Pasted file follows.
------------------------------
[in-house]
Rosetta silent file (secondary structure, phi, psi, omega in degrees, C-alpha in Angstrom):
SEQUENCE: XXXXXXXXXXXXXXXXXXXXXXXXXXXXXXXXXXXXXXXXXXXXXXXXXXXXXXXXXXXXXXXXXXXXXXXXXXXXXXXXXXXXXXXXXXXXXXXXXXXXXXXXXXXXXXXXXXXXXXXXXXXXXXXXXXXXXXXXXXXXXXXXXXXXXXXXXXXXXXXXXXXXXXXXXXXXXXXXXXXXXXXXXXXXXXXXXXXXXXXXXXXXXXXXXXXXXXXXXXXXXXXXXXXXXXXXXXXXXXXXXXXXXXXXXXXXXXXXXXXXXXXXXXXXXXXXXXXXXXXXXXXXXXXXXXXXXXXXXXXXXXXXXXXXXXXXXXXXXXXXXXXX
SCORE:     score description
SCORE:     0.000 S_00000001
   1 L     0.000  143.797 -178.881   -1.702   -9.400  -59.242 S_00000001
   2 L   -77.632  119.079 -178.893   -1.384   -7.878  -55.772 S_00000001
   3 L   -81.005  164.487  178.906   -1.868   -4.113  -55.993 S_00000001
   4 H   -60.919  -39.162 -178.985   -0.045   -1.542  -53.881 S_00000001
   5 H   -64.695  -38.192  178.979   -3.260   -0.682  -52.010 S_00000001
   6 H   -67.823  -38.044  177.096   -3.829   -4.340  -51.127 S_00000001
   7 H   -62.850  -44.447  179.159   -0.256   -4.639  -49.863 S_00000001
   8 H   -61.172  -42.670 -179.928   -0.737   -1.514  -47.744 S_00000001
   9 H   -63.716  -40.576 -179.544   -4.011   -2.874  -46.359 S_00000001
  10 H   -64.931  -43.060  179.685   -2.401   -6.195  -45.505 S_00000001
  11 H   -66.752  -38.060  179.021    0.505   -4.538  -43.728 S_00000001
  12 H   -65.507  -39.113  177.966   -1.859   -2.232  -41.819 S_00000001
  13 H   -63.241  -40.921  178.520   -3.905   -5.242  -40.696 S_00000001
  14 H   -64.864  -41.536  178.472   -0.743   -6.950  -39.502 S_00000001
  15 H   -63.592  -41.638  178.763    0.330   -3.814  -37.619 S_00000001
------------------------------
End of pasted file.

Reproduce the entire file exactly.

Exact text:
[in-house]
Rosetta silent file (secondary structure, phi, psi, omega in degrees, C-alpha in Angstrom):
SEQUENCE: XXXXXXXXXXXXXXXXXXXXXXXXXXXXXXXXXXXXXXXXXXXXXXXXXXXXXXXXXXXXXXXXXXXXXXXXXXXXXXXXXXXXXXXXXXXXXXXXXXXXXXXXXXXXXXXXXXXXXXXXXXXXXXXXXXXXXXXXXXXXXXXXXXXXXXXXXXXXXXXXXXXXXXXXXXXXXXXXXXXXXXXXXXXXXXXXXXXXXXXXXXXXXXXXXXXXXXXXXXXXXXXXXXXXXXXXXXXXXXXXXXXXXXXXXXXXXXXXXXXXXXXXXXXXXXXXXXXXXXXXXXXXXXXXXXXXXXXXXXXXXXXXXXXXXXXXXXXXXXXXXXXX
SCORE:     score description
SCORE:     0.000 S_00000001
   1 L     0.000  143.797 -178.881   -1.702   -9.400  -59.242 S_00000001
   2 L   -77.632  119.079 -178.893   -1.384   -7.878  -55.772 S_00000001
   3 L   -81.005  164.487  178.906   -1.868   -4.113  -55.993 S_00000001
   4 H   -60.919  -39.162 -178.985   -0.045   -1.542  -53.881 S_00000001
   5 H   -64.695  -38.192  178.979   -3.260   -0.682  -52.010 S_00000001
   6 H   -67.823  -38.044  177.096   -3.829   -4.340  -51.127 S_00000001
   7 H   -62.850  -44.447  179.159   -0.256   -4.639  -49.863 S_00000001
   8 H   -61.172  -42.670 -179.928   -0.737   -1.514  -47.744 S_00000001
   9 H   -63.716  -40.576 -179.544   -4.011   -2.874  -46.359 S_00000001
  10 H   -64.931  -43.060  179.685   -2.401   -6.195  -45.505 S_00000001
  11 H   -66.752  -38.060  179.021    0.505   -4.538  -43.728 S_00000001
  12 H   -65.507  -39.113  177.966   -1.859   -2.232  -41.819 S_00000001
  13 H   -63.241  -40.921  178.520   -3.905   -5.242  -40.696 S_00000001
  14 H   -64.864  -41.536  178.472   -0.743   -6.950  -39.502 S_00000001
  15 H   -63.592  -41.638  178.763    0.330   -3.814  -37.619 S_00000001